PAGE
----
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Legal considerations for Coronavirus lending

For businesses now focused on recovery, funding is still available through the Government backed schemes but it is important to understand exactly what you might be undertaking if you apply.

For small-medium sized firms the Business Bounce Back Scheme (BBLS) provides borrowing from £2k up to 25% of their turnover (up to a maximum of £50k).

The Government guarantees 100% of the loan and there are no fees or interest to pay for the first year. The length of the loan is six years and you can repay it early without a fee.  The borrower remains liable for 100% of the loan.

To be eligible your business has to be based in the UK, to have been established before 1 March 2020 and been adversely impacted by the Coronavirus. Businesses cannot apply if they are banks, insurers and reinsurers, public sector bodies and state funded primary and secondary schools. If your business has received a loan of up to £50,000 under the CBILS, CLBILS or Covid-19 Corporate Financing Facility then you can transfer it to the Bounce Back Loan Scheme before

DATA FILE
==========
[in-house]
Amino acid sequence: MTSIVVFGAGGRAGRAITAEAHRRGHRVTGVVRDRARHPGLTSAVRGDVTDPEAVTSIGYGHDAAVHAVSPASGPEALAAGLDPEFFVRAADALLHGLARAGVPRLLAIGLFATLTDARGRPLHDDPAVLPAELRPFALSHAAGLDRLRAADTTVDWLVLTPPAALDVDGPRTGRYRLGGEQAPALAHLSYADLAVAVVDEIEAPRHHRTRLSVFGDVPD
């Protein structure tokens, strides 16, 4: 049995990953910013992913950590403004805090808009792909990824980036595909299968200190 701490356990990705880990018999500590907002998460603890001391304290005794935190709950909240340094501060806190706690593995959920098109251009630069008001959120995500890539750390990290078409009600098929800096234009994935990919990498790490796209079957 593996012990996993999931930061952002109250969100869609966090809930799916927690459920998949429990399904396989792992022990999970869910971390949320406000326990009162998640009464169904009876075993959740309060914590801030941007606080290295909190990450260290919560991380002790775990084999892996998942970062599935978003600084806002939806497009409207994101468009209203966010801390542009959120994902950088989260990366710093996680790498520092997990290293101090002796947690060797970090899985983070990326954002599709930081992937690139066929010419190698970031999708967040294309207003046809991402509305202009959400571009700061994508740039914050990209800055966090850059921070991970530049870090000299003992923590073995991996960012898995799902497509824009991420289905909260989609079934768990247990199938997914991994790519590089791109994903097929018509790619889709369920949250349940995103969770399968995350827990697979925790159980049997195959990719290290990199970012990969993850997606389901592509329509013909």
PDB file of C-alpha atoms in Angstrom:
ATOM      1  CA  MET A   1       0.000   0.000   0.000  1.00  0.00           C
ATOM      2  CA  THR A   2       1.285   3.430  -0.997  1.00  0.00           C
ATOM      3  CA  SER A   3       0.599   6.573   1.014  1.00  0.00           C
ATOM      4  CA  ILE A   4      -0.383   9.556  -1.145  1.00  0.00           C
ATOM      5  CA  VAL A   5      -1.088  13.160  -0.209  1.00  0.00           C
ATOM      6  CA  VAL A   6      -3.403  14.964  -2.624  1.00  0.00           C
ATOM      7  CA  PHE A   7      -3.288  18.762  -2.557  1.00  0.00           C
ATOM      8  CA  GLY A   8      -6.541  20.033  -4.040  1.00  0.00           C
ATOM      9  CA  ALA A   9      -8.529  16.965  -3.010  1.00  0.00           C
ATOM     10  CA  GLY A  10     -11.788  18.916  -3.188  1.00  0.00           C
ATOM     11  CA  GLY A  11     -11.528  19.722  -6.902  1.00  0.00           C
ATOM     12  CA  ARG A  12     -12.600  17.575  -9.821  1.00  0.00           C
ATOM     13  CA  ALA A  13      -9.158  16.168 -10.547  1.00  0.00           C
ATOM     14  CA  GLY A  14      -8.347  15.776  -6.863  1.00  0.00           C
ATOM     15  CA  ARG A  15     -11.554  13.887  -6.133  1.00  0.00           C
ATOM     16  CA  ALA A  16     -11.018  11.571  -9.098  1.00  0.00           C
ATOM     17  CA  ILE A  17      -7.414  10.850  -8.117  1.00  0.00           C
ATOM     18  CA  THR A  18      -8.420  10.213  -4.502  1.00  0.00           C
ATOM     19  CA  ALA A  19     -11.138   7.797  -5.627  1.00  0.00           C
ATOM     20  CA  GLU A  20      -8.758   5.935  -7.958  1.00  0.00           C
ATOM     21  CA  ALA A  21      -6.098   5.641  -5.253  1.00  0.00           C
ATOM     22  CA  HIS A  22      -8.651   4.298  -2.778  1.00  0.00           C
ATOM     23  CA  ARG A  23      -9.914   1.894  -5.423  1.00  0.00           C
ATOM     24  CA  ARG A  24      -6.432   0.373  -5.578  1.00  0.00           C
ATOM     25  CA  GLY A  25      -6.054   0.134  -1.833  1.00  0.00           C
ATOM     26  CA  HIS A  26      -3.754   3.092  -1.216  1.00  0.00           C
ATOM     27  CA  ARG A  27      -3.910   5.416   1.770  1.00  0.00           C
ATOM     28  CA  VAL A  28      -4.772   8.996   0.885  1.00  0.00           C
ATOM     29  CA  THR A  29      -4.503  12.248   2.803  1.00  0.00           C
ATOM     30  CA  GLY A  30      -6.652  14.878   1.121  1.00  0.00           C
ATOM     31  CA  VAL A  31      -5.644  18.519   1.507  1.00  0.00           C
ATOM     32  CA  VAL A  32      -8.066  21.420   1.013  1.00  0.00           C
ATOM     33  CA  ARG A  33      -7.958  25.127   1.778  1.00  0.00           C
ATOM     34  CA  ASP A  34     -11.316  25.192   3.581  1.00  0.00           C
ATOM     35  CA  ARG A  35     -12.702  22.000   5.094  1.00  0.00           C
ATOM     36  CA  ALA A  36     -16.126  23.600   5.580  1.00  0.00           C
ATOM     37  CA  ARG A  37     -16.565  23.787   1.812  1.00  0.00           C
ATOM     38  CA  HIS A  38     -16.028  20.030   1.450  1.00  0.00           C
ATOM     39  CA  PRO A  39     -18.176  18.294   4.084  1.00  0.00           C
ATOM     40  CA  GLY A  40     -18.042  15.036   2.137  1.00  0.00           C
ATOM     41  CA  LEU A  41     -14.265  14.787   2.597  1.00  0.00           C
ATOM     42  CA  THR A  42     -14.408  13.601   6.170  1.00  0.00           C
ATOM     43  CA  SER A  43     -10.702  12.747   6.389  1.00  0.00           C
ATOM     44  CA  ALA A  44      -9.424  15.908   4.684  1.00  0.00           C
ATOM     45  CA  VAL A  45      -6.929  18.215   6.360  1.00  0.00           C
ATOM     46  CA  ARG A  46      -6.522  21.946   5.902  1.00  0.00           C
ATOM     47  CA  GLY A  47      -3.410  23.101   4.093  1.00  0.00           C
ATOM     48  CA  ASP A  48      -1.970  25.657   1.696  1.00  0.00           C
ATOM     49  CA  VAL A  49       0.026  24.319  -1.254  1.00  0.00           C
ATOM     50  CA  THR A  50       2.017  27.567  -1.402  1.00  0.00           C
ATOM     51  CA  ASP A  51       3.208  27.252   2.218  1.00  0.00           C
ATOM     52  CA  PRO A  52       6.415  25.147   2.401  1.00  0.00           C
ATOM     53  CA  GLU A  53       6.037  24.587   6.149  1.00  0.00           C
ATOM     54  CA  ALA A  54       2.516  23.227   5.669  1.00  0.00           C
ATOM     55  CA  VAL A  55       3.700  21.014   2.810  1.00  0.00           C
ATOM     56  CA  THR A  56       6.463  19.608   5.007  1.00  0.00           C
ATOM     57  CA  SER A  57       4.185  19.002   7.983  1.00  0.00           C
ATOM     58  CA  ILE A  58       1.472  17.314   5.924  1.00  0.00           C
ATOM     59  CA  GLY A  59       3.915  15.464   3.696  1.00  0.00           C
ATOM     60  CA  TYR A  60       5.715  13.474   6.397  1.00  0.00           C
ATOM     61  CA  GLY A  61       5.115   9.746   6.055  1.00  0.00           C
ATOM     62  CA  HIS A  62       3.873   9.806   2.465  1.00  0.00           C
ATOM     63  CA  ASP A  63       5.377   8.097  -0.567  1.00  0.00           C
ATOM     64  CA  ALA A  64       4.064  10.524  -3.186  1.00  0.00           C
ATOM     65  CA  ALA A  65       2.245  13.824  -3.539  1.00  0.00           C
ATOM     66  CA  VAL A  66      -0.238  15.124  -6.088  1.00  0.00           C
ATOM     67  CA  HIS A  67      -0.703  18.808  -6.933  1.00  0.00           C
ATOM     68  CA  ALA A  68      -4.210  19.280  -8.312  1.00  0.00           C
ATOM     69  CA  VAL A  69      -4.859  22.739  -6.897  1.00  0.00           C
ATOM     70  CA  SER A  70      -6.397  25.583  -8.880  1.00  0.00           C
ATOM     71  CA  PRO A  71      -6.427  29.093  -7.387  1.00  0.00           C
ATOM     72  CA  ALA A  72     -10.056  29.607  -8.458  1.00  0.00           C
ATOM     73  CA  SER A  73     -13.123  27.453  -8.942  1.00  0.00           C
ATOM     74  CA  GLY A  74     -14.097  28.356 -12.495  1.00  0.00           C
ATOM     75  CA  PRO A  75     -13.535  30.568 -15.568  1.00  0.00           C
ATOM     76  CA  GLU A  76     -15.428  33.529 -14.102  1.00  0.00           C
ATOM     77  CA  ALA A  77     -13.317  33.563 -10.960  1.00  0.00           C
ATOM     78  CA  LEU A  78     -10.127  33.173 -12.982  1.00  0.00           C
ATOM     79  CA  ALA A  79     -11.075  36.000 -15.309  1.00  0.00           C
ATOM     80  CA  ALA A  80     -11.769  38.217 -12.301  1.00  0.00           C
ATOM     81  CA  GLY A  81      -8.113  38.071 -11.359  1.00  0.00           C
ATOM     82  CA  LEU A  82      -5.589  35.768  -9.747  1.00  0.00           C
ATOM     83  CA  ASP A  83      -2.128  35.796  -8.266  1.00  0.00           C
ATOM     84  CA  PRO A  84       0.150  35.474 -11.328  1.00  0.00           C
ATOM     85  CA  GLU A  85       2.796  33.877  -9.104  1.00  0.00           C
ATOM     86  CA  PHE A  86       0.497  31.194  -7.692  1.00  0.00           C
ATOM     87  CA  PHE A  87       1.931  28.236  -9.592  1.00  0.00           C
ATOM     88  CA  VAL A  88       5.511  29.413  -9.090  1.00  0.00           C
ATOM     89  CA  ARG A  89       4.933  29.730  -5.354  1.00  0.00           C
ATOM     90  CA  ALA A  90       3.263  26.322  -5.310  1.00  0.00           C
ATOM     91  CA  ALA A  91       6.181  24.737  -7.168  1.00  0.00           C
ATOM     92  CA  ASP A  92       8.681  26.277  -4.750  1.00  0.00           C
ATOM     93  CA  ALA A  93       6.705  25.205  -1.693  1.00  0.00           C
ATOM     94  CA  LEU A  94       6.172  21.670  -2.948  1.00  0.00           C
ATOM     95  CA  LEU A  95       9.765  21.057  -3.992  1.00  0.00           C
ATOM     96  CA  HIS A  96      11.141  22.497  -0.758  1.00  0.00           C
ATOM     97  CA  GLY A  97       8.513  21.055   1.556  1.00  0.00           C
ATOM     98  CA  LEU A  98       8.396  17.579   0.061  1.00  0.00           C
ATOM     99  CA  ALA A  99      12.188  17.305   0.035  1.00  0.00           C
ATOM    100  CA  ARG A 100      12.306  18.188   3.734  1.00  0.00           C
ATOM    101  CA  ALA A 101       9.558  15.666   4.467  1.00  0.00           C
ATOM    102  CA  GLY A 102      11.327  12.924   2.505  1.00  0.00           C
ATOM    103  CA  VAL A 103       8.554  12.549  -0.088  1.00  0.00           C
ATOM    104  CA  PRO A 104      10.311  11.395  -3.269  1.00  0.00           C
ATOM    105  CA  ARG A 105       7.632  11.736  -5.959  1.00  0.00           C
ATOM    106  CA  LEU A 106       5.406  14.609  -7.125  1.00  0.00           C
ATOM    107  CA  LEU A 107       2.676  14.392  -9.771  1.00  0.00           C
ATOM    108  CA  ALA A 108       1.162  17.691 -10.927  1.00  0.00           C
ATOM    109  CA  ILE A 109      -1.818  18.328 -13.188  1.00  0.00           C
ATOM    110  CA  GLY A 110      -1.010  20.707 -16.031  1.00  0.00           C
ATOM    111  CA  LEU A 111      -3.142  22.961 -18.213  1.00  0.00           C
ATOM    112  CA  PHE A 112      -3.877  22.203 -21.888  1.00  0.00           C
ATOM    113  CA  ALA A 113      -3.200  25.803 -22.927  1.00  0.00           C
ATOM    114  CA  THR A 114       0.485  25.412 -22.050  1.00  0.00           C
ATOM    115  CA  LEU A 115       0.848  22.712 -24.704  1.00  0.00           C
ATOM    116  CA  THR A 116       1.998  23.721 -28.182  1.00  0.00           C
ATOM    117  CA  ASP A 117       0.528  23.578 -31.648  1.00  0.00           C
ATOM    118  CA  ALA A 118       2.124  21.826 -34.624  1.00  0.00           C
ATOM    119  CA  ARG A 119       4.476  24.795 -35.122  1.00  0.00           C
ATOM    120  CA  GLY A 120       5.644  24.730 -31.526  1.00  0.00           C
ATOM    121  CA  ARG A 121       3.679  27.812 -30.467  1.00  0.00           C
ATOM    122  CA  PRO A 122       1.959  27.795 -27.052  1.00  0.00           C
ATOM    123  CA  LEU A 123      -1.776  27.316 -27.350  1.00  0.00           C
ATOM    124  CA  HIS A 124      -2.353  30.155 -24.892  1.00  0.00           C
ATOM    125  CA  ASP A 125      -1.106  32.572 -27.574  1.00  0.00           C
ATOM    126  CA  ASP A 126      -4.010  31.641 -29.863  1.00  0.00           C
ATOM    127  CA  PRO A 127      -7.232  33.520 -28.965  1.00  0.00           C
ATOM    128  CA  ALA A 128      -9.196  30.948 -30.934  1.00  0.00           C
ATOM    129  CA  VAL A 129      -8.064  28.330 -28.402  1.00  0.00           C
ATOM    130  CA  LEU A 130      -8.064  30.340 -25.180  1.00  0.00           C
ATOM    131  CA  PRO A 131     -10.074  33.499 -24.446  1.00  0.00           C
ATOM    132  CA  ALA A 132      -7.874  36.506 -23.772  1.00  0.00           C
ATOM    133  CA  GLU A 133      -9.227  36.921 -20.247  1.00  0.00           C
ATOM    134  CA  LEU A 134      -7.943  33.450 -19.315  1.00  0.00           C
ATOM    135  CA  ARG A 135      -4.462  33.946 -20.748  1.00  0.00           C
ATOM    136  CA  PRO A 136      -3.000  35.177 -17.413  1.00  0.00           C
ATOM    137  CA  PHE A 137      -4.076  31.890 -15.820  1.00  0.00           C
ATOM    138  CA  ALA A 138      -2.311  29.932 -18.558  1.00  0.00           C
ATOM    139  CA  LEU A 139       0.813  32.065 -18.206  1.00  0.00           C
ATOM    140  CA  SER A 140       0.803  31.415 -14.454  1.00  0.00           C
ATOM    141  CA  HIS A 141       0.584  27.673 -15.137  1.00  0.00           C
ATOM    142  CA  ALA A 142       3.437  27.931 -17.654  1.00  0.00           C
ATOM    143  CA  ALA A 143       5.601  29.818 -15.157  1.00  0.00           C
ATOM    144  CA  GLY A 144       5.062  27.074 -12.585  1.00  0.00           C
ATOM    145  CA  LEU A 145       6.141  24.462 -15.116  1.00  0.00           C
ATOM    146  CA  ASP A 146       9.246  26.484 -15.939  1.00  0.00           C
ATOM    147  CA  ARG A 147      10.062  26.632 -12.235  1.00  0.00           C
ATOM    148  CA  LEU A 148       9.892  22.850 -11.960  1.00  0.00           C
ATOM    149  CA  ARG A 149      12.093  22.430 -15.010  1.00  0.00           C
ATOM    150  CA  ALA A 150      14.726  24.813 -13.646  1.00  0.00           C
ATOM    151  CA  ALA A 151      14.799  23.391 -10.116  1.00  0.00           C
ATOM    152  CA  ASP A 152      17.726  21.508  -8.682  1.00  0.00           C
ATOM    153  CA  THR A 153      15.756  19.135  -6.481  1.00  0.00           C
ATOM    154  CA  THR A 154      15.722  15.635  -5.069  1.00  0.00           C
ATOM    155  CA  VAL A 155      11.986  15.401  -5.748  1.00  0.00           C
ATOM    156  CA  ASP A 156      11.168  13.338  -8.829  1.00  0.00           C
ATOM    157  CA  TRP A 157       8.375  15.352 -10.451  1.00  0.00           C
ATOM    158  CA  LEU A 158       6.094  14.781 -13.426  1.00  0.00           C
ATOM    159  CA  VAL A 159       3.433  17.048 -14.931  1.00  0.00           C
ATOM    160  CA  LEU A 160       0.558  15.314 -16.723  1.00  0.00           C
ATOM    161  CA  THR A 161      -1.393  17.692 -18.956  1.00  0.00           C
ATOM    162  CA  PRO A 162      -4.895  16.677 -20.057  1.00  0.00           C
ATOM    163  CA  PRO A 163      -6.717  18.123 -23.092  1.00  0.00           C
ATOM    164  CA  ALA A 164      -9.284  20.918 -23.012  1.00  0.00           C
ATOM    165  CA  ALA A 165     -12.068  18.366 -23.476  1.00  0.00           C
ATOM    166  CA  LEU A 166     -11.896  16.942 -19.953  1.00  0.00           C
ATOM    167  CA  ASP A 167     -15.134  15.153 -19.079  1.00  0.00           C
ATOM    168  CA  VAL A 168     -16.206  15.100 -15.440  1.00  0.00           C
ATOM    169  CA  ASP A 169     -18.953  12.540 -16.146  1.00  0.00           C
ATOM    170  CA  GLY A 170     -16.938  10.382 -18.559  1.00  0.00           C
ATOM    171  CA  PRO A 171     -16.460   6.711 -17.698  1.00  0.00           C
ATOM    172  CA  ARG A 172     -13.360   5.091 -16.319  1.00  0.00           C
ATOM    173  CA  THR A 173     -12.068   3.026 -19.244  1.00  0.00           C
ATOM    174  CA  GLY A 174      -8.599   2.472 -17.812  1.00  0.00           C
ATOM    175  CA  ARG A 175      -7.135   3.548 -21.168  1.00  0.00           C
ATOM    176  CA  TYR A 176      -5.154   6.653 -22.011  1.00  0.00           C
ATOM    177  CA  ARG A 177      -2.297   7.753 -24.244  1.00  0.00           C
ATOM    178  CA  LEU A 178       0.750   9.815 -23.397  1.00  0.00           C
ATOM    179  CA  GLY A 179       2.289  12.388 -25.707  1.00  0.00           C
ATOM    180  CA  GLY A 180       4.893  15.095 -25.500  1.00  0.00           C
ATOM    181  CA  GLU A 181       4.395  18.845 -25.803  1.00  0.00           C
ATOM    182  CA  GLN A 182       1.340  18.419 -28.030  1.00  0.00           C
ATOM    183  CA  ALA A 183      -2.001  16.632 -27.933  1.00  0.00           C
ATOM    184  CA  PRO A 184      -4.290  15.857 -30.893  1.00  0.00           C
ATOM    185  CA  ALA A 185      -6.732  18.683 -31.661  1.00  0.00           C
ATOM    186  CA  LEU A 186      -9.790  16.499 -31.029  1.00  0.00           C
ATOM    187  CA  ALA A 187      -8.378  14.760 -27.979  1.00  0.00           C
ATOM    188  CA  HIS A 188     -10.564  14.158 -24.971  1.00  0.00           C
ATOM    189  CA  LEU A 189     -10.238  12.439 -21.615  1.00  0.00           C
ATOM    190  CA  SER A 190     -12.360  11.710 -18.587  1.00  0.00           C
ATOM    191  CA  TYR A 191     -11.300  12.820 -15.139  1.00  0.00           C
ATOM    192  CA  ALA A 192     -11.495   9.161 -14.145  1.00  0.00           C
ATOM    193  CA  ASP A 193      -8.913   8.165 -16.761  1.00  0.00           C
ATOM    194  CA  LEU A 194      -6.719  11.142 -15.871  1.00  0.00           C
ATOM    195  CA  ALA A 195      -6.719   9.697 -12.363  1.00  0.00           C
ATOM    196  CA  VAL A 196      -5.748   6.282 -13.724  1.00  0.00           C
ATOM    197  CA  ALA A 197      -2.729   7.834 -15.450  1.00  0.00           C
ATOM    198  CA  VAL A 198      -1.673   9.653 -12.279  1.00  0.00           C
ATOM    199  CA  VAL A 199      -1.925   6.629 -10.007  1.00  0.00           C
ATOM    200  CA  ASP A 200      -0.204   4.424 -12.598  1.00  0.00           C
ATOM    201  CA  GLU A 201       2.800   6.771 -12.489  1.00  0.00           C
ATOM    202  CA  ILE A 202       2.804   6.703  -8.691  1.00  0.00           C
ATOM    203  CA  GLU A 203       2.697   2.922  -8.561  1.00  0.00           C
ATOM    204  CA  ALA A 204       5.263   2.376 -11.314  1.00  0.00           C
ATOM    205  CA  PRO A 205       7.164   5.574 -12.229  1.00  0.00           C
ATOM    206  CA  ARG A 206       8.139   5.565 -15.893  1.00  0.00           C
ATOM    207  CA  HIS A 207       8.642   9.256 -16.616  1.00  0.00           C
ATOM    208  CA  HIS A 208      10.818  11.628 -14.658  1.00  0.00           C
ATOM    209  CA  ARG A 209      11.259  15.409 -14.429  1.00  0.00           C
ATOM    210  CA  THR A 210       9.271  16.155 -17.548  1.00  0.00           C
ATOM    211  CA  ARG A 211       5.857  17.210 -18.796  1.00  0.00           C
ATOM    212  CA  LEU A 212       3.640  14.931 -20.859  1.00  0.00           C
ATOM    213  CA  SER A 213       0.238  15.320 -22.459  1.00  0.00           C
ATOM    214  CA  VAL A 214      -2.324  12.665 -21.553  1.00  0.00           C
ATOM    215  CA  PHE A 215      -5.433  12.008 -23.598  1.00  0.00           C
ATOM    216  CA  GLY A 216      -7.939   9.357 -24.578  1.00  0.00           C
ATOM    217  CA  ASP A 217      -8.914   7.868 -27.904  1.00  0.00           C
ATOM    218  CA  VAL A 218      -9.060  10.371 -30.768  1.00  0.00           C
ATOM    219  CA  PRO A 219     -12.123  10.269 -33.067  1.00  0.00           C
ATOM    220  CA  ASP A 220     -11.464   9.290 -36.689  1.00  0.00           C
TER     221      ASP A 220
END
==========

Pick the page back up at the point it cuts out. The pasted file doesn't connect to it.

4 November 2020.

CBILS is for larger lending facilities of up to £5m for businesses (with turnover up to £45m) who are experiencing trading difficulties due to Coronavirus and it provides the lender with a Government-backed guarantee.  The borrower still remains liable for 100% of the debt with a Government backed guarantee of 80% of the debt advanced by the lender.  CBILS can be used
to support a wide range of business finance facilities:

  • Term loans
  • Overdrafts
  • Asset finance
  • Invoice finance

Sarah Astley comments: “There is still time to apply for those businesses who need access to funding but there will need to be considerable preparation and the business must be eligible under the relevant criteria. It is important that business owners fully understand the terms of borrowing under one of the schemes. Businesses need to check their constitutional documents to make sure there are no restrictions on them borrowing as well as their existing commercial or banking documentation. Because this is quite a complex area, I would advise business owners to take advice to fully understand what their legal responsibilities are and how this may impact on existing financial covenants or constitutional documents.”

Sarah Astley can be contacted at